You agree that Pacific Biosciences may terminate your access to and use of the images located on the PacificBiosciences.com website at any time and without prior notice, if it considers you to have violated any of the terms of this Image Use Agreement. You agree to indemnify, defend and hold harmless Pacific Biosciences, its officers, directors, employees, agents, licensors, suppliers and any third party information providers to the Site from and against all losses, expenses, damages and costs, including reasonable attorneys' fees, resulting from any violation by you of the terms of this Image Use Agreement or Pacific Biosciences' termination of your access to or use of the Site. Termination will not affect Pacific Biosciences' rights or your obligations which accrued before the termination.

I have read and understand, and agree to, the Image Usage Agreement.

I disagree and would like to return to the Pacific Biosciences home page.

Pacific Biosciences
Contact:
Tuesday, April 21, 2020

Comparative genomics reveals unique wood-decay strategies and fruiting body development in the Schizophyllaceae.

Agaricomycetes are fruiting body-forming fungi that produce some of the most efficient enzyme systems to degrade wood. Despite decades-long interest in their biology, the evolution and functional diversity of both wood-decay and fruiting body formation are incompletely known. We performed comparative genomic and transcriptomic analyses of wood-decay and fruiting body development in Auriculariopsis ampla and Schizophyllum commune (Schizophyllaceae), species with secondarily simplified morphologies, an enigmatic wood-decay strategy and weak pathogenicity to woody plants. The plant cell wall-degrading enzyme repertoires of Schizophyllaceae are transitional between those of white rot species and less efficient wood-degraders such as brown rot or mycorrhizal fungi.…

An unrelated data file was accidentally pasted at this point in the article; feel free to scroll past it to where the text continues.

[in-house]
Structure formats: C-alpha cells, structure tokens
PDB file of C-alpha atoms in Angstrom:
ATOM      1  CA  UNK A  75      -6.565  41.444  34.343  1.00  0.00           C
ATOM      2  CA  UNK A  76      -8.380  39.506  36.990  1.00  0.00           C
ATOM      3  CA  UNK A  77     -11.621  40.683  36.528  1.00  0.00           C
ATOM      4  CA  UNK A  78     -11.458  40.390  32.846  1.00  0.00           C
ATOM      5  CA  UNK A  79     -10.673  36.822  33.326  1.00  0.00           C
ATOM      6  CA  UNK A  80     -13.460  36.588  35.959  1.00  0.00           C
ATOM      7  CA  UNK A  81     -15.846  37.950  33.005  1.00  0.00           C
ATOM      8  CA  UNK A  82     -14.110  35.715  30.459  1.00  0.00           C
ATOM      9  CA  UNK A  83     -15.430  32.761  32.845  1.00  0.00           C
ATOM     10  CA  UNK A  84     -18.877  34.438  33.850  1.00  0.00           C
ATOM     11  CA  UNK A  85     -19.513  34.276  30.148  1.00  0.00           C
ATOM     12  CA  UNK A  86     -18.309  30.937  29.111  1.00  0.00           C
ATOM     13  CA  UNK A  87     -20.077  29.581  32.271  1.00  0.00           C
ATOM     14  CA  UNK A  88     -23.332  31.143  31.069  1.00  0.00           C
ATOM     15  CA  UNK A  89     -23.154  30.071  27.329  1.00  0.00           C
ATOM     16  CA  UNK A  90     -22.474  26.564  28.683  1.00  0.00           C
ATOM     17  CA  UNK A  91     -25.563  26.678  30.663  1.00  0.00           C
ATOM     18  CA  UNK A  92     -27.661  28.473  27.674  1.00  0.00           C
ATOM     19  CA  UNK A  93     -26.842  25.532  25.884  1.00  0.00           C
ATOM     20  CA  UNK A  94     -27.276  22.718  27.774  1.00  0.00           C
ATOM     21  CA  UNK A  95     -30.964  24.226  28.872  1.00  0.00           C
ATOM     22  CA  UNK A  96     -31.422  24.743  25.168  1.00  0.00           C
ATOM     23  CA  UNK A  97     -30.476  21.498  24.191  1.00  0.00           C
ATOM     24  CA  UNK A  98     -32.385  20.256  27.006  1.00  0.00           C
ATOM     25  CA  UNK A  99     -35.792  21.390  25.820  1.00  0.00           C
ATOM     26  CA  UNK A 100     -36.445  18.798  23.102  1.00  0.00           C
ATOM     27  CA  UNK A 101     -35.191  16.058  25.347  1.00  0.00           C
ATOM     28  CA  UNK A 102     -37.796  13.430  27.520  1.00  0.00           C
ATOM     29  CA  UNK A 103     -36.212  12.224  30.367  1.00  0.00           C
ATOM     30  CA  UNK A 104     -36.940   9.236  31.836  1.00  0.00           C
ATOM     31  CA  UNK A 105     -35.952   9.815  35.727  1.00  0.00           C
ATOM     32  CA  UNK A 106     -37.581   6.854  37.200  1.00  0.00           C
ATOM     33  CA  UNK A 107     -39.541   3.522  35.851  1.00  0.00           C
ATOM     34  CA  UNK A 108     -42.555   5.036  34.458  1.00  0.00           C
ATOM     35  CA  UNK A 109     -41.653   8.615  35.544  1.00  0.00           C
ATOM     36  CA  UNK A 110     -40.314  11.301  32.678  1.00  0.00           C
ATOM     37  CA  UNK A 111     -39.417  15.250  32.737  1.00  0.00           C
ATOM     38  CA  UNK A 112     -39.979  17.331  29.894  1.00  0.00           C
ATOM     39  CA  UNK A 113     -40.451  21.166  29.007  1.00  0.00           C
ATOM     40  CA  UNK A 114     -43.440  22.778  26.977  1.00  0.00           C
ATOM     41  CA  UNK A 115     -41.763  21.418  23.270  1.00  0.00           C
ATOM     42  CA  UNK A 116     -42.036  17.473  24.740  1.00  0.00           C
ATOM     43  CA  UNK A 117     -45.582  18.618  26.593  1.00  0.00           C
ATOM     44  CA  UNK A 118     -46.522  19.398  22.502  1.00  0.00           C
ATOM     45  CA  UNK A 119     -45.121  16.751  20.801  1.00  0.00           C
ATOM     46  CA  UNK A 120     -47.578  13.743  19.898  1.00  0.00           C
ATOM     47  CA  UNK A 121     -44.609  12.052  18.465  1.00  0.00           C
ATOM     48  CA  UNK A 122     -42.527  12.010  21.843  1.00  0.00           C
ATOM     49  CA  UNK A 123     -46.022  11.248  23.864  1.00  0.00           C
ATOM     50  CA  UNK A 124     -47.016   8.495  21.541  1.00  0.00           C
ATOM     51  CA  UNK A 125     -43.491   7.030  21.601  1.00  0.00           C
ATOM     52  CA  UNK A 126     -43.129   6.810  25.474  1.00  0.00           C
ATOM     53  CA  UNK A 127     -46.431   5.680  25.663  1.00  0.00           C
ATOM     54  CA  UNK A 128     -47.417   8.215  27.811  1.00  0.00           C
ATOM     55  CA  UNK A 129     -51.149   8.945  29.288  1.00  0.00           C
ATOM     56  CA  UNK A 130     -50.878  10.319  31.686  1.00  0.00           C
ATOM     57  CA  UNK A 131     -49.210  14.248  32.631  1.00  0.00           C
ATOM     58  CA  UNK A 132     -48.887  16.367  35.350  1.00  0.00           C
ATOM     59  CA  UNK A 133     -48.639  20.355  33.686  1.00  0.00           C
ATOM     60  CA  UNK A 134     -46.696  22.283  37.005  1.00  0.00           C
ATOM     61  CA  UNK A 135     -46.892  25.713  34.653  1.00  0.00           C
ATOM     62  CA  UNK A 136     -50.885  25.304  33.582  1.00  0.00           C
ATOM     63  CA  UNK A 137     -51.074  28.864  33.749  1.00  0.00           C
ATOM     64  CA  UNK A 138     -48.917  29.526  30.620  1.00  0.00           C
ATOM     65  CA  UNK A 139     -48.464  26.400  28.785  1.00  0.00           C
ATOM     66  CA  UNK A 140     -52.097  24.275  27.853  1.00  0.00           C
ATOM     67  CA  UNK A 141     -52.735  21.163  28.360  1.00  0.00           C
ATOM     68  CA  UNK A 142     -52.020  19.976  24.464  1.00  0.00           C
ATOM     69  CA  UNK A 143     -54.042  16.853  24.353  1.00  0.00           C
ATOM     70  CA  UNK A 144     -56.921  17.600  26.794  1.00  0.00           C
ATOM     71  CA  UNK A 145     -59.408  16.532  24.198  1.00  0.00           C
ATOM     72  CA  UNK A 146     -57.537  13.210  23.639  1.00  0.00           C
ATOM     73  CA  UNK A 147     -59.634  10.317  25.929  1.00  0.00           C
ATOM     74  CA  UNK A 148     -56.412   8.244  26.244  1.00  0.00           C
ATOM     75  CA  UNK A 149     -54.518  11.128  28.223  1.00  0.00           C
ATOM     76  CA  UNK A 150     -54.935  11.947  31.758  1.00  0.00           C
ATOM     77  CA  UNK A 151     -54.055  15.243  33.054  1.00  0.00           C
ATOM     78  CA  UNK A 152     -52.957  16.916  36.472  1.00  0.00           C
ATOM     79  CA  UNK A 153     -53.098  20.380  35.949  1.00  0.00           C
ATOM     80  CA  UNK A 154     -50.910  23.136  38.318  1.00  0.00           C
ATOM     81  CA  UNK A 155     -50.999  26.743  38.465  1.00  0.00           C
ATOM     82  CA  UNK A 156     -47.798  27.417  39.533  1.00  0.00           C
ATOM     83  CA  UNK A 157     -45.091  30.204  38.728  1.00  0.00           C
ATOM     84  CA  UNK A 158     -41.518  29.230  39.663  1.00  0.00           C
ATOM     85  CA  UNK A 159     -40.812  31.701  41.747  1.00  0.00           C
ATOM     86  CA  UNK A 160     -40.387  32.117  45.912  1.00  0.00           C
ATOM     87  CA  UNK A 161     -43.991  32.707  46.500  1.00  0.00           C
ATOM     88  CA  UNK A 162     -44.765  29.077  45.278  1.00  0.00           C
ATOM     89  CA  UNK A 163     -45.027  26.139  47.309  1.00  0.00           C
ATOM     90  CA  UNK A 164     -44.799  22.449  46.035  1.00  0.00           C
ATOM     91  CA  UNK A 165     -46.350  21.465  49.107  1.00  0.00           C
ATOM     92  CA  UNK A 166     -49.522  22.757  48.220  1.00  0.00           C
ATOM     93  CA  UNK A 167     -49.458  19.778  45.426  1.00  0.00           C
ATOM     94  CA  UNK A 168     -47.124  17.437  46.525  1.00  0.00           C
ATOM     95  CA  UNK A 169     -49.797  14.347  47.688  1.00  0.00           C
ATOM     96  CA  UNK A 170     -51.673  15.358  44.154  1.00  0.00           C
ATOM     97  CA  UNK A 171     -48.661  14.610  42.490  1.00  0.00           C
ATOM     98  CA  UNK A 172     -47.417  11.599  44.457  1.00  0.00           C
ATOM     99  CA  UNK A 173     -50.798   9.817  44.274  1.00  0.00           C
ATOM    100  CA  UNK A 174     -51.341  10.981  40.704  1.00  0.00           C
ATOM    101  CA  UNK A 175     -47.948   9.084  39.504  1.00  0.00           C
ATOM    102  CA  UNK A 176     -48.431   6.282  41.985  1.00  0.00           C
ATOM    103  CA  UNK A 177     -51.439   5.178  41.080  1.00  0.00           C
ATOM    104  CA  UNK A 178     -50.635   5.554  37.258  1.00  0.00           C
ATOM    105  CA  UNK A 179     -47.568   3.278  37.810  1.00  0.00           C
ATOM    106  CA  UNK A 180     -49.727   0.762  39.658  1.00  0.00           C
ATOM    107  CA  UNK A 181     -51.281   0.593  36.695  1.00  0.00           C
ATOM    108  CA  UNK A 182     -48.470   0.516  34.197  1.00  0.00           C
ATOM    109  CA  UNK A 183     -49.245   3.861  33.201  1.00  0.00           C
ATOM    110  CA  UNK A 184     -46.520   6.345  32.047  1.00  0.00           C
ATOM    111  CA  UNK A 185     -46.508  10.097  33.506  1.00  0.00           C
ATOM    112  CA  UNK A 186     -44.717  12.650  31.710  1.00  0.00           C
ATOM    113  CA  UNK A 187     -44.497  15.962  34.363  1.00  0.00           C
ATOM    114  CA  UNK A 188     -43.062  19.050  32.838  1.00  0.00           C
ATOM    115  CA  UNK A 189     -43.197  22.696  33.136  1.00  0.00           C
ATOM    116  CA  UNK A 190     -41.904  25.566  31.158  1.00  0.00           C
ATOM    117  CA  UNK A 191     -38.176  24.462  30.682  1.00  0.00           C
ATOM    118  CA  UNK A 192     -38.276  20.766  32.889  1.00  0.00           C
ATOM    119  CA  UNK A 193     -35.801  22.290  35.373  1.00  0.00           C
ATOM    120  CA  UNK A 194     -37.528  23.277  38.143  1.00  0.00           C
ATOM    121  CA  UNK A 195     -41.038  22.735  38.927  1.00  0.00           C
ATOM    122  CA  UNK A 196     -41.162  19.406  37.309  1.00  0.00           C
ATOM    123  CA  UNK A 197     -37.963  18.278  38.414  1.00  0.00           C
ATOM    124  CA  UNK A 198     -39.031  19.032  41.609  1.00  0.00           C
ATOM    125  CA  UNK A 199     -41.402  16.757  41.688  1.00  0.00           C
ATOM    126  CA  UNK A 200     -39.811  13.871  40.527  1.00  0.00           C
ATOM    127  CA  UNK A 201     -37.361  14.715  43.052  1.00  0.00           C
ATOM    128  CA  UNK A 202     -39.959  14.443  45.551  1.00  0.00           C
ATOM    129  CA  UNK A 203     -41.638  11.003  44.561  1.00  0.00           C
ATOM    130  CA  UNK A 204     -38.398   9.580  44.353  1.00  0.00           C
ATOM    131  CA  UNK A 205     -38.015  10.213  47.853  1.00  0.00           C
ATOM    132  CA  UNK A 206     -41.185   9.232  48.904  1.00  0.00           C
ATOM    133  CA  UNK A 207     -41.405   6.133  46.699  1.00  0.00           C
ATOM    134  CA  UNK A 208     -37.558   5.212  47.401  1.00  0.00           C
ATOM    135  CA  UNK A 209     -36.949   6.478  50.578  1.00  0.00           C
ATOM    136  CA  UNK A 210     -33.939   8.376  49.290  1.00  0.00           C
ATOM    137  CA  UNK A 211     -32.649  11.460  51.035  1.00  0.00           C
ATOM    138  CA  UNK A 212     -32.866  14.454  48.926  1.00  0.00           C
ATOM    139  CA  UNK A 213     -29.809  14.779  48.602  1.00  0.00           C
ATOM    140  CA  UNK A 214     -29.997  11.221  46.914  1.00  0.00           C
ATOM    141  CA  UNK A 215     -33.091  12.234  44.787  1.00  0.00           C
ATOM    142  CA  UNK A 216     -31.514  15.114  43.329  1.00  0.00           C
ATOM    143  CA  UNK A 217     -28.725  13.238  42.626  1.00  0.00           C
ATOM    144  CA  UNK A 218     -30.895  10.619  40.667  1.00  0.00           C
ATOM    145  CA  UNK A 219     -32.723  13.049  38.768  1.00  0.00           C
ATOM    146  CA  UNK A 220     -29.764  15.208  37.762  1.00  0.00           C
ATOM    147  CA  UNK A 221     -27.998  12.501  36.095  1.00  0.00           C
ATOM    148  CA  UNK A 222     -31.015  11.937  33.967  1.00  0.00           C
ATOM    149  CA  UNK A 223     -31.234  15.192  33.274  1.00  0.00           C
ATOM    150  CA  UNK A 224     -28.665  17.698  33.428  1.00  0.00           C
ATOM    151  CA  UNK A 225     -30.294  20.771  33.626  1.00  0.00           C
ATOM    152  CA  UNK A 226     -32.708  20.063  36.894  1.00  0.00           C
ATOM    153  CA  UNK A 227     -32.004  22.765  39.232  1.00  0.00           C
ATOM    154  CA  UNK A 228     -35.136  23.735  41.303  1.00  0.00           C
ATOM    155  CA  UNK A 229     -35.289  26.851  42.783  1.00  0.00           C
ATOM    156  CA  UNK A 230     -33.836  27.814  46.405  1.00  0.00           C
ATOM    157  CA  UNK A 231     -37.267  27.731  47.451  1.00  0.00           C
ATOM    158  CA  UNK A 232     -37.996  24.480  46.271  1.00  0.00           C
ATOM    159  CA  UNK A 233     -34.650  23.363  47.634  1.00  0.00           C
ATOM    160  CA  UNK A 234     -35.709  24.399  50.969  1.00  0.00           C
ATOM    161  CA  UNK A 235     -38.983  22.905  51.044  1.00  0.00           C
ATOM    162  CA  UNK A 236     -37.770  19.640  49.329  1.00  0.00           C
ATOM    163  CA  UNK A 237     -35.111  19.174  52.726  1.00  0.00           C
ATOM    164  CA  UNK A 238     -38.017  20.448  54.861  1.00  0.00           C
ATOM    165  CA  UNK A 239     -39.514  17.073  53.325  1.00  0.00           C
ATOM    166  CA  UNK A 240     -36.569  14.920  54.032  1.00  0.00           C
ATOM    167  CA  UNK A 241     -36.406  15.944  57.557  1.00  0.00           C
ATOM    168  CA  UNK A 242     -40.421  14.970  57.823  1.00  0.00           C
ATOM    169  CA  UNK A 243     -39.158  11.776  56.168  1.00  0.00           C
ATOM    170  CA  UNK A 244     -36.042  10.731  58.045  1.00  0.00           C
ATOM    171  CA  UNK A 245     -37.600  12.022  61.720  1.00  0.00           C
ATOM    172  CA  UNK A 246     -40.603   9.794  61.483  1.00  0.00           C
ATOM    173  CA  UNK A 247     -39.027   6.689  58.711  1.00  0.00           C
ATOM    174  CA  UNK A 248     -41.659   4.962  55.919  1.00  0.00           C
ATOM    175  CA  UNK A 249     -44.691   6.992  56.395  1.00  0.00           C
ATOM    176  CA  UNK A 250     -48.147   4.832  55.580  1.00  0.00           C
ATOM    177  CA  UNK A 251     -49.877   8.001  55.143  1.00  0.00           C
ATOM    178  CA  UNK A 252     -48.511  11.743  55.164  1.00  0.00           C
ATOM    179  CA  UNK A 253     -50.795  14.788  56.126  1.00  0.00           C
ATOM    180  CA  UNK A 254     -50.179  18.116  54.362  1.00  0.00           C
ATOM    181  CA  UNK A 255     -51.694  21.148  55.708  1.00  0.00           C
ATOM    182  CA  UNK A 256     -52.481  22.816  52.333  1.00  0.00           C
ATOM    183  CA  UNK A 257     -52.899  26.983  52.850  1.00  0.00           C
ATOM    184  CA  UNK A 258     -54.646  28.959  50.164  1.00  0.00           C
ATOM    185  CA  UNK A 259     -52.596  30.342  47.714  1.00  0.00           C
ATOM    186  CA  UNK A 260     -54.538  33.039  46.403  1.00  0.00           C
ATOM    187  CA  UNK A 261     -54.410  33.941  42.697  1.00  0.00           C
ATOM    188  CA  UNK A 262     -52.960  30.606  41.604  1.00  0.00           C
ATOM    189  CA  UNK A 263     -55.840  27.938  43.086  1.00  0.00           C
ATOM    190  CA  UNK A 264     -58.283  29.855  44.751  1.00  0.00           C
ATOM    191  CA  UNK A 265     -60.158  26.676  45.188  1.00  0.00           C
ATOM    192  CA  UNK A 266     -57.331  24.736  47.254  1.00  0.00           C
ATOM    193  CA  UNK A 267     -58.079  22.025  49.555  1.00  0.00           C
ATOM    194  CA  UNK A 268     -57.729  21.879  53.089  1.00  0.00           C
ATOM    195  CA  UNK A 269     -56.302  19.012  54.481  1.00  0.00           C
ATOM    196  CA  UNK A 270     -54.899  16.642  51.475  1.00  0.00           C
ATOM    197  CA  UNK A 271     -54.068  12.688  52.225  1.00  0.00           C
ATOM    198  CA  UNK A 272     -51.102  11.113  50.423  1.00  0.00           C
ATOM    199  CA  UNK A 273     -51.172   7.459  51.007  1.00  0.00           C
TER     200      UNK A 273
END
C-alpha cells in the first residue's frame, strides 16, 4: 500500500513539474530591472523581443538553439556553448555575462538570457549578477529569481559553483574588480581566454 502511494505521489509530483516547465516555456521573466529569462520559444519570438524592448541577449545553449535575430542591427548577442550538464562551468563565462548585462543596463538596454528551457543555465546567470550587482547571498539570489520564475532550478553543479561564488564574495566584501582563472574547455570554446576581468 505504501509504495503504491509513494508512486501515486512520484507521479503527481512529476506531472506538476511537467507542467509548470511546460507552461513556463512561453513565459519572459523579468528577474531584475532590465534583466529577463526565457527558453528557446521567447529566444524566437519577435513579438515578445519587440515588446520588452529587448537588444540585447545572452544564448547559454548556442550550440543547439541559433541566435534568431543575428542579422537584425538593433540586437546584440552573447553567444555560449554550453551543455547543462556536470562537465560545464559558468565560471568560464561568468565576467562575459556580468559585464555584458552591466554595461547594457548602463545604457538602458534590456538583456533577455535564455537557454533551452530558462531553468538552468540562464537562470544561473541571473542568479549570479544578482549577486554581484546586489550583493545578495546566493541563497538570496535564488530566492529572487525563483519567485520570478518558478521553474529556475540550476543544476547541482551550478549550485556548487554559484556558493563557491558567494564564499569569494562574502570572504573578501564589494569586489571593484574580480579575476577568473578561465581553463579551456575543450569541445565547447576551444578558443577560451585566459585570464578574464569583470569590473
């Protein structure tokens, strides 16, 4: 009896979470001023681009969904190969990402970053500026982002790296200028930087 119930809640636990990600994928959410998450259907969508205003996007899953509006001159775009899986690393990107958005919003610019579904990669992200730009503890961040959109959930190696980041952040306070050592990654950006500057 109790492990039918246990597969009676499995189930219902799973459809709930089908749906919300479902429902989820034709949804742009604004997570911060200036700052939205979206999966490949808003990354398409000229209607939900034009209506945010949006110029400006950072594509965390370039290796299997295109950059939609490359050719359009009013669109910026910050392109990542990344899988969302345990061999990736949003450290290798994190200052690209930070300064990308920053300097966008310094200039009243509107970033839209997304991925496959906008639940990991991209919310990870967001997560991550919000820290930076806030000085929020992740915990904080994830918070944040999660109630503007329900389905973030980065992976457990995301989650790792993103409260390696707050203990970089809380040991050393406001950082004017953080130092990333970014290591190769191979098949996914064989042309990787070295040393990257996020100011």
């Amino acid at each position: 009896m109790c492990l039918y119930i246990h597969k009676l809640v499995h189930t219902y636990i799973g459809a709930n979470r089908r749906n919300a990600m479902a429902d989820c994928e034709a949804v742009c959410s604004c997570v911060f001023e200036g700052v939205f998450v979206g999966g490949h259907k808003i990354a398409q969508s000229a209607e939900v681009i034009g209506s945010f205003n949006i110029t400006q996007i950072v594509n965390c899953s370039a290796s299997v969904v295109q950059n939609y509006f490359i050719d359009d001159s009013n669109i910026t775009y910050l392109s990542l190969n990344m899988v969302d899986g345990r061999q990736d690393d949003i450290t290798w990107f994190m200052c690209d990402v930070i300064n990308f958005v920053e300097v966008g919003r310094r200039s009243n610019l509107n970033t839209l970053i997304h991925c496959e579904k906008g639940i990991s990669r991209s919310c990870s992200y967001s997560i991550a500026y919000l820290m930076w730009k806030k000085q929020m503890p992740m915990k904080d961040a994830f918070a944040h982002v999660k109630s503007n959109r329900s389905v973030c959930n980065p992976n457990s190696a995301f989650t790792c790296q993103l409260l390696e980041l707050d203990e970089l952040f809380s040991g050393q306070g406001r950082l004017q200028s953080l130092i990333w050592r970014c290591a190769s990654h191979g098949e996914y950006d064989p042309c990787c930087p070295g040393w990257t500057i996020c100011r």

Read More »

Tuesday, April 21, 2020

Characteristics of crude oil-degrading bacteria Gordonia iterans isolated from marine coastal in Taean sediment.

Crude oil is a major pollutant of marine and coastal ecosystems, and it causes environmental problems more seriously. It is believed ultimate and complete degradation is accomplished mainly by microorganisms. In this study, we aim to search out for bacterial strains with high ability in degrading crude oil. From sediments contaminated by the petroleum spilled in 2007, an accident in Taean, South Korea, we isolated thirty-one bacterial strains in total with potential application in crude oil contamination remediation. In terms of removal percentage after 7 days, one of the strains, Co17, showed the highest removal efficiency with 84.2% of crude oil…

Read More »

Tuesday, April 21, 2020

Complete genome sequence of the novel agarolytic Catenovulum-like strain CCB-QB4